The Control Plane
In this section, the textbook explains how the control plane maintains the routing table. The three techniques to accomplish this are static routing, distance vector routing, and link state routing. As you explore the next three subunits describing each one in detail, note the advantages and disadvantages of each technique. How does each method deal with link and router failures?
5.1.2 The control plane
One of the objectives of the control plane in the network layer is to maintain the routing tables that are used on all routers. As indicated earlier, a routing table is a data structure that contains, for each destination address (or block of addresses) known by the router, the outgoing interface over which the router must forward a packet destined to this address. The routing table may also contain additional information such as the address of the next router on the path towards the destination or an estimation of the cost of this path.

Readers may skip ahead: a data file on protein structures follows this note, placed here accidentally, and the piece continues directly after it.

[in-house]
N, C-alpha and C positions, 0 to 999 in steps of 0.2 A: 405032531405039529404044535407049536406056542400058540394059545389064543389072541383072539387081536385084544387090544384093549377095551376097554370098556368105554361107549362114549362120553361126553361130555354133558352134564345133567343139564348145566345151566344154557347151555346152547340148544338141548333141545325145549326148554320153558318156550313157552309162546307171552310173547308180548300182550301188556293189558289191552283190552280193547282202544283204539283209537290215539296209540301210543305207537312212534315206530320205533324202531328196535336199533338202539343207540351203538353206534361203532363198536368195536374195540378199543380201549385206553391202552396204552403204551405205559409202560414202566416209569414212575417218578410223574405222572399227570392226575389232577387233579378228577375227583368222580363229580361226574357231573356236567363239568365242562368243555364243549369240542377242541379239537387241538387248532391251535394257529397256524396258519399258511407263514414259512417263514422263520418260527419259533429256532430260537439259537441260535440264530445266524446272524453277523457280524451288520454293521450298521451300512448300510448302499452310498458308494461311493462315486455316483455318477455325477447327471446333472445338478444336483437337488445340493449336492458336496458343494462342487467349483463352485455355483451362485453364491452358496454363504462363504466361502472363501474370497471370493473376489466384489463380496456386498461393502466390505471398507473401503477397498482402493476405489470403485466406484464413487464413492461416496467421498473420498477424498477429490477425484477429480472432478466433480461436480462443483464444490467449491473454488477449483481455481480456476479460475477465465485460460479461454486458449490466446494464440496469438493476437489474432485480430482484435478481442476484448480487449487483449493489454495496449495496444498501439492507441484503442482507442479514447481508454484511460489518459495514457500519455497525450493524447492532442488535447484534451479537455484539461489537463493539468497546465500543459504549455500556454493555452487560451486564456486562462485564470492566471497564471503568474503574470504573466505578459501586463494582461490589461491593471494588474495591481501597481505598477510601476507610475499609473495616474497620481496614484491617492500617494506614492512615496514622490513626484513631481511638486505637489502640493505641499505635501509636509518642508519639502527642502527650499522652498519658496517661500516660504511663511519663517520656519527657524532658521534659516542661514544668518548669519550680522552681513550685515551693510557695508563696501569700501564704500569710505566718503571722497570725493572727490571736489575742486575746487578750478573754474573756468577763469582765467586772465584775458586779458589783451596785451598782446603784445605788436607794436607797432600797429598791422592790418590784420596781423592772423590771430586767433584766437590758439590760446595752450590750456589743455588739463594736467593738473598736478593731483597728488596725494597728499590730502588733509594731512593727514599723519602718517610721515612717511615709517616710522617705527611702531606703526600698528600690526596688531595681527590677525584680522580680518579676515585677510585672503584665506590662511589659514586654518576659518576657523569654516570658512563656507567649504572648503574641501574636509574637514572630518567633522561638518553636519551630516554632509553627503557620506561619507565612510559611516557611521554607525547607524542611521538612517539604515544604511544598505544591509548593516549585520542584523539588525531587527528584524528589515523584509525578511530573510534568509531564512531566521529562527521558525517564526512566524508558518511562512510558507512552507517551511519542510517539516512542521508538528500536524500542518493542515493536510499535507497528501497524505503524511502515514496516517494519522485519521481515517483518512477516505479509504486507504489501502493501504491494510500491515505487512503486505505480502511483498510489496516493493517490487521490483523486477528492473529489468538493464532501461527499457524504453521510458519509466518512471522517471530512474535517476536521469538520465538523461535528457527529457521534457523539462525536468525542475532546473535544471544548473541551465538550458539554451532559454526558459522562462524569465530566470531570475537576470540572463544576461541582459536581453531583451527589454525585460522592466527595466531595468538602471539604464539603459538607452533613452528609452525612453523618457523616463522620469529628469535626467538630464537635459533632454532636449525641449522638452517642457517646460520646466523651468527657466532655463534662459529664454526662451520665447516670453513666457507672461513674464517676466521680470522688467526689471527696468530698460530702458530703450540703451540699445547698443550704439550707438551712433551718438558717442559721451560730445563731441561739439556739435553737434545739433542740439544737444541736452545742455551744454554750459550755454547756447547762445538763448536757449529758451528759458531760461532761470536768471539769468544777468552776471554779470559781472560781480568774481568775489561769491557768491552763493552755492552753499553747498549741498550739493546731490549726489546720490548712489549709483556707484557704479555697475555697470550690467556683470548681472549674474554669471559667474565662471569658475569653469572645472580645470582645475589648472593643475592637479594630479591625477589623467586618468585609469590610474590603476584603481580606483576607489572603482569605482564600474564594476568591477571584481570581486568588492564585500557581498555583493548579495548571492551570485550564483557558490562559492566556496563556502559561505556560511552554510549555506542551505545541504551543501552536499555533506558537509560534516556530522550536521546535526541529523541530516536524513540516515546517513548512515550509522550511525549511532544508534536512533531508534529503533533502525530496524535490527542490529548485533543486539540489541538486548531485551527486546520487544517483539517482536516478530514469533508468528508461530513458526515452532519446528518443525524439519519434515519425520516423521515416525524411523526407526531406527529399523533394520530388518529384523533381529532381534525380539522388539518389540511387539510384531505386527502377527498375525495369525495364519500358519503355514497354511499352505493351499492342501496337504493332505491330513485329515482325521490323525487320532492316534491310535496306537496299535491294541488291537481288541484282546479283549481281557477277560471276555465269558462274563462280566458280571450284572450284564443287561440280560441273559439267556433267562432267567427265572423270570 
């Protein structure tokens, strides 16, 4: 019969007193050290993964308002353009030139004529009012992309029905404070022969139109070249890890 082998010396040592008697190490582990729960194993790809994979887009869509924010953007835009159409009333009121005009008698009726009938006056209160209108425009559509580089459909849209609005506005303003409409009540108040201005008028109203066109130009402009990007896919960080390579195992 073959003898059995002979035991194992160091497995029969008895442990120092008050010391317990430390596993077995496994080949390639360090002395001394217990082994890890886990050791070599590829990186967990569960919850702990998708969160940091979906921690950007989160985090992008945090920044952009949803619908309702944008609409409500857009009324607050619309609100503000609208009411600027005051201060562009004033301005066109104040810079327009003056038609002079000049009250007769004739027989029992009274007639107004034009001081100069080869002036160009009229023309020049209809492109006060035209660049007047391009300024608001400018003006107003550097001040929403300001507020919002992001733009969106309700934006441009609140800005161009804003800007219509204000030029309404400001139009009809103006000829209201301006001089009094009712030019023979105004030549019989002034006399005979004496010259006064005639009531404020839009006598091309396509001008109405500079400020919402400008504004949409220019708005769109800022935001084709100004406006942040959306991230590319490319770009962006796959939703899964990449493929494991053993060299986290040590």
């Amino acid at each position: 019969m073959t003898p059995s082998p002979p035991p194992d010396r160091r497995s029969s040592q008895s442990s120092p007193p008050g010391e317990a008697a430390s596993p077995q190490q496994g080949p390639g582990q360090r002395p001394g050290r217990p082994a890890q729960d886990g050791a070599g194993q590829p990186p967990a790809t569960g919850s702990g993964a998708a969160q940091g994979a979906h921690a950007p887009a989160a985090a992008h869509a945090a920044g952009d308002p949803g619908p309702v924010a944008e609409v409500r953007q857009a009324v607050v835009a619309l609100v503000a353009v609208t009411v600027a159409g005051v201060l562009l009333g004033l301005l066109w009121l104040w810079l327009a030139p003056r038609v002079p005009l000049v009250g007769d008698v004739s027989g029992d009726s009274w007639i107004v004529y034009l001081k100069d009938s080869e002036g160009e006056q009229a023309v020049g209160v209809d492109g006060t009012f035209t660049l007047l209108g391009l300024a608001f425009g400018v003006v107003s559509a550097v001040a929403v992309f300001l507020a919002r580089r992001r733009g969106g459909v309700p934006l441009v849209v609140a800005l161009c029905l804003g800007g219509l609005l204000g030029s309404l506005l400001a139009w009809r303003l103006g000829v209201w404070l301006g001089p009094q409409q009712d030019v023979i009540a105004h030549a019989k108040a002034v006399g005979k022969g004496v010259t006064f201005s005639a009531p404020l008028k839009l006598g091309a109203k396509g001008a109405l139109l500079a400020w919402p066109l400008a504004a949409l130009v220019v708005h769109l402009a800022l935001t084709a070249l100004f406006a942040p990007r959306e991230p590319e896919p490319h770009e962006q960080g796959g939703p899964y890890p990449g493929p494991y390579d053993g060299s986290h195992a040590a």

In this section, we discuss the three main techniques that can be used to maintain the routing tables in a network.
Source: Olivier Bonaventure, https://s3.amazonaws.com/saylordotorg-resources/wwwresources/site/wp-content/uploads/2012/02/Computer-Networking-Principles-Bonaventure-1-30-31-OTC1.pdf
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